“He stared at ruin. Ruin stared straight back.”
John Berryman (Dream Song 45)
My school uses a student information platform that tells me, as the classroom teacher, which of my students has a known medical condition.
But a scant few medical notices refer to any sort of mental illness.
Not because my school is untouched by the vagaries of neurochemistry—rather because mental illness remains too often undiagnosed, untreated, and too uncomfortable to discuss.
As Caden Bosch, the main character of Neal Shusterman’s Challenger Deep, says, “Dead kids are put on pedestals, but mentally ill kids are swept under the rug.” Challenger Deep, with lyrical power, challenges us to change this reality.
Caden Bosch is struggling when we meet him. Not just struggling in the way all teenagers are struggling to make sense of the world and their place in it, even though his parents and friends are quick to assume this is the case. No, Caden is struggling inside his own head, as normal anxieties worsen into paranoia and malign intent grows in the faces and voices of family, classmates and strangers alike. Soon Caden is “alone in the playground” of his own mind, only the slide never stops going down. We watch as Caden’s slide ends with him committed by his family to a treatment center.
Treatment is not the end of Caden’s journey—treating mental illness is not as simple as the television ads make it seem. We can’t medicate away mental illness any more than we can “cure” cancer with chemotherapy: but we can, as Shusterman writes in his poignant author’s note, “send it into remission.” In the hospital, Caden gains and loses friends, gains and loses hope. His journey is harrowing because his journey to and from the depths is all too real.
Challenger Deep is an apt title: Shusterman’s narrative is challenging, especially as we wait patiently for some connection between Caden’s real-life journey and his allegorical and metaphorical journey aboard a strange ship with a menacing captain, headed toward Challenger Deep in the Mariana Trench, the deepest part of the known world. And Shusterman takes us deep, deep into Caden’s worsening mental illness and deeper into the symbolic depictions of a mind descending into such darkness. With echoes of both Melville and Miéville, Challenger Deep eventually makes its sea journey a more understandable part of Caden’s narrative, but only ever as understandable as Caden’s mind is to himself.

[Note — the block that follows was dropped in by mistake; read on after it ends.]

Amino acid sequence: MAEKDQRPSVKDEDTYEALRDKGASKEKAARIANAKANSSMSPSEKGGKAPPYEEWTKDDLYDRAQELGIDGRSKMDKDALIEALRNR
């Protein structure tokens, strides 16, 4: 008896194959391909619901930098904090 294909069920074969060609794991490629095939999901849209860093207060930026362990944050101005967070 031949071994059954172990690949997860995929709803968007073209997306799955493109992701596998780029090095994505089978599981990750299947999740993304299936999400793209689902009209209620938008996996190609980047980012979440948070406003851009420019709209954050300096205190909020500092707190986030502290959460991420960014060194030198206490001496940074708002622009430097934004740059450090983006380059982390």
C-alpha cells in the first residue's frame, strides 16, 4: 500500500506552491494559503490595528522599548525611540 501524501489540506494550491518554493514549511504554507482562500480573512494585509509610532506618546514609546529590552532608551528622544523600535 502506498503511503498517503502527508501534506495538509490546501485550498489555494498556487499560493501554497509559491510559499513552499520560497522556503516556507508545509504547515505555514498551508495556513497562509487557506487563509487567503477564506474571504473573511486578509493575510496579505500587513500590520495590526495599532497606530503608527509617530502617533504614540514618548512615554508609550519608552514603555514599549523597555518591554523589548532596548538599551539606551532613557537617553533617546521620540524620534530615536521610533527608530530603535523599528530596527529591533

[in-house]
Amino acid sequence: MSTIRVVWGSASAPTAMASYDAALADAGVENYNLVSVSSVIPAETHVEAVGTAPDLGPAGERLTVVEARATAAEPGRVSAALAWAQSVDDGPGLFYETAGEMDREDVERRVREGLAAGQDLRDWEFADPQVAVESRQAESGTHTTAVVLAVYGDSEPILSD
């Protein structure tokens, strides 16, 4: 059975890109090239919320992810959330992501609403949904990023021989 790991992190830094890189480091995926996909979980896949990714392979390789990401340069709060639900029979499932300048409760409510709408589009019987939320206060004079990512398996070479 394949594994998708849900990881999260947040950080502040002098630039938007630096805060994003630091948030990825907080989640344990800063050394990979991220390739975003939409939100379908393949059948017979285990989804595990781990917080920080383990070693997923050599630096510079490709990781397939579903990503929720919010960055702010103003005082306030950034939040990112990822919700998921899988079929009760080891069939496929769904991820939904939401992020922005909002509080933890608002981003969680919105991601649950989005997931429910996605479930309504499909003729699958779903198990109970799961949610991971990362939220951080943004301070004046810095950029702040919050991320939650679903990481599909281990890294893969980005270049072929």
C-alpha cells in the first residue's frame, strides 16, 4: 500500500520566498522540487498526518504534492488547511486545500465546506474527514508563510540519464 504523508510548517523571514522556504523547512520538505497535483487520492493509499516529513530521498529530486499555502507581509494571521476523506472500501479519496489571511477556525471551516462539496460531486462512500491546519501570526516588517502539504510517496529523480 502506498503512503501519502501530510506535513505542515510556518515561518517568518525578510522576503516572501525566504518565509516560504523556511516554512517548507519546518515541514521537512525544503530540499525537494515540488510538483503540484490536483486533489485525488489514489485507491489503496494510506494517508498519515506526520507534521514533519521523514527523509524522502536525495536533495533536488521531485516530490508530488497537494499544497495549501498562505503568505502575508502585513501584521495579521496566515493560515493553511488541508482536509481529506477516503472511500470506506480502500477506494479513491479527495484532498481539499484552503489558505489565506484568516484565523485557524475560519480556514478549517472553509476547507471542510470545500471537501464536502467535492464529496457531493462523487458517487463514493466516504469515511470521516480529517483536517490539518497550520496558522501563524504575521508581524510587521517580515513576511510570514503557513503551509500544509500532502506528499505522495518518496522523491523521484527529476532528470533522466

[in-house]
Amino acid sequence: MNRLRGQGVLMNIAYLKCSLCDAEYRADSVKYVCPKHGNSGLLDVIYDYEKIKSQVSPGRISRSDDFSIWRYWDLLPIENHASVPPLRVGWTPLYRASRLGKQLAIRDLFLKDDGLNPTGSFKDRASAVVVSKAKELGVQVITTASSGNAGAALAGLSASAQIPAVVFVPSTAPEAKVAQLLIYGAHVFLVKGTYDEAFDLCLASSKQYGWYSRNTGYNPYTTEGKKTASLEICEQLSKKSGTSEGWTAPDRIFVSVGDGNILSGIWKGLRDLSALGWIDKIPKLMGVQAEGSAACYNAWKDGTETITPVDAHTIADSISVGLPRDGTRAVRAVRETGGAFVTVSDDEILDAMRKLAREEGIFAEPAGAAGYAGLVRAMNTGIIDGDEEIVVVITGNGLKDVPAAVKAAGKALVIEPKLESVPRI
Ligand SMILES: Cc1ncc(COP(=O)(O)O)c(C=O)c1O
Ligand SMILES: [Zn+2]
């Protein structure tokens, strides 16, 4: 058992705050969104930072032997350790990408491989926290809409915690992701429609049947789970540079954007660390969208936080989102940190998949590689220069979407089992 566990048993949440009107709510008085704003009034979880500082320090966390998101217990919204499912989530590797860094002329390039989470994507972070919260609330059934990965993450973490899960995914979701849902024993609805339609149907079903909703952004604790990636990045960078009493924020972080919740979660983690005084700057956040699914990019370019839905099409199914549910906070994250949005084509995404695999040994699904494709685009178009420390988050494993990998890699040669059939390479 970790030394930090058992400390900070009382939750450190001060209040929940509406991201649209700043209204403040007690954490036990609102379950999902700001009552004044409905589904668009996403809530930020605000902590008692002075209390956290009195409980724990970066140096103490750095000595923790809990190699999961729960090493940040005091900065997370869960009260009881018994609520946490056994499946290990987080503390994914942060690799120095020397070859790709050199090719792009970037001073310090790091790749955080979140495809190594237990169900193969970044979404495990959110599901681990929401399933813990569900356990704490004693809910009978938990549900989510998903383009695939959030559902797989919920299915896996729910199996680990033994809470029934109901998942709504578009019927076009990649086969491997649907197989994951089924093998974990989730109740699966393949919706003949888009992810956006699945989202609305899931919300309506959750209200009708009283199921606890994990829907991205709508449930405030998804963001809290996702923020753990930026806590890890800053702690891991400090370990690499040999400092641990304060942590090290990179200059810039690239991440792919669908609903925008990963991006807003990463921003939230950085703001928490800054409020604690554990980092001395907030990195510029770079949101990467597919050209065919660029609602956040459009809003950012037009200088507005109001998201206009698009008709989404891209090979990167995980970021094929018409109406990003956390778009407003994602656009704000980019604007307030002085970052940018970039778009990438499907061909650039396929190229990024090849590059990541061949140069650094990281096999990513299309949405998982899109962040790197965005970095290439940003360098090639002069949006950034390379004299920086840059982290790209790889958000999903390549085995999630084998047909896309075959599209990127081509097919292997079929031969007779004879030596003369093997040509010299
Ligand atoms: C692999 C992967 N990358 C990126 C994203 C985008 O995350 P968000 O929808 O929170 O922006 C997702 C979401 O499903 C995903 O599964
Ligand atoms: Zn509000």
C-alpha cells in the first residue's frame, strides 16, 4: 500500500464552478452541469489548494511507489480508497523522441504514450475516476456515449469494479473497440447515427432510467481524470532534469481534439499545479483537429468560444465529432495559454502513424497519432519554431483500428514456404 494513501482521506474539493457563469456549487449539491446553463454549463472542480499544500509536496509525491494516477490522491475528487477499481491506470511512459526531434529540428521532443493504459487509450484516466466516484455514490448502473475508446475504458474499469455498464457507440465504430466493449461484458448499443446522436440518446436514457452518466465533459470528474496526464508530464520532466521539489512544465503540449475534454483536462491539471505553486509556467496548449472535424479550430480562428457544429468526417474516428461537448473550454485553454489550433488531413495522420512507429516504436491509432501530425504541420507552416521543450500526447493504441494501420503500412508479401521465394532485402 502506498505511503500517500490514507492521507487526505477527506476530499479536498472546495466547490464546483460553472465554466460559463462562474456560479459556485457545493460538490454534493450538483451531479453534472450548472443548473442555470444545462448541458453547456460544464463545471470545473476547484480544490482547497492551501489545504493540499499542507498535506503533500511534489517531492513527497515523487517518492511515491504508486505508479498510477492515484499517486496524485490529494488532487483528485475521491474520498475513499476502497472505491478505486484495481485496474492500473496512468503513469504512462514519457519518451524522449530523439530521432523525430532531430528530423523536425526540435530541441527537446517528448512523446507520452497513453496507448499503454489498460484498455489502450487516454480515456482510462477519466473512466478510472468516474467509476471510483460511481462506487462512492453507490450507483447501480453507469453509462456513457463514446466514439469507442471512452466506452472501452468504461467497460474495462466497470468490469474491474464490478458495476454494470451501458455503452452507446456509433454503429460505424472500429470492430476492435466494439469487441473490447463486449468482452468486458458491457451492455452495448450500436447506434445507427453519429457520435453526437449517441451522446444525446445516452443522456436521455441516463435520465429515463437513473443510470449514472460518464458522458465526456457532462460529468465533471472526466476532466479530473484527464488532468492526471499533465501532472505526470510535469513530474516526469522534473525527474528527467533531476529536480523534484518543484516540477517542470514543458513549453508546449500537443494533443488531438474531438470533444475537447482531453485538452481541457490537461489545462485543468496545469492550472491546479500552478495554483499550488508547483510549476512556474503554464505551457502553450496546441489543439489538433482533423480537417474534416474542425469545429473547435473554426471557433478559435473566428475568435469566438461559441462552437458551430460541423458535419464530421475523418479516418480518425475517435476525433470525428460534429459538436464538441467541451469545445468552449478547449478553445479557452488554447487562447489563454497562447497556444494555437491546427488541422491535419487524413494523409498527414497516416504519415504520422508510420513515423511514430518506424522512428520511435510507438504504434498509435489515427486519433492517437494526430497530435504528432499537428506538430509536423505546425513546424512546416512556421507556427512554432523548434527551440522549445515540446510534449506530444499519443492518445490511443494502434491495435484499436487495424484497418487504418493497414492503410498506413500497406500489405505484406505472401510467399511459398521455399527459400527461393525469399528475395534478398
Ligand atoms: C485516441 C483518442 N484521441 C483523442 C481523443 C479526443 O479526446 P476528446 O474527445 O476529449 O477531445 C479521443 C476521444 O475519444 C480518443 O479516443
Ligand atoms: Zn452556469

Shusterman masterfully (and, yes, at times frustratingly, especially early on) puts us on a simulacrum of Caden’s journey. We cannot know what goes on in the mind of another (indeed, it is arguable how much we really know of what goes on even in our own mind), and we must resort to metaphor and symbol to represent what it is like. Challenger Deep abounds in such imagery, both verbal and in the illustrations Caden draws in treatment of how his mind feels.
As he did with Bruiser and Unwind, Shusterman makes us think more deeply about issues many of us would rather ignore or sloganeer into simplicity. Yes, staring at ruin can, as it did for John Berryman and far too many others, lead to ruin. But turning away from ruin doesn’t make it go away. Challenger Deep is an uncomfortable book about the “Abyssal Serpent” of mental illness, but we take comfort in learning, as Caden does, that although there are no easy answers, there are better answers.
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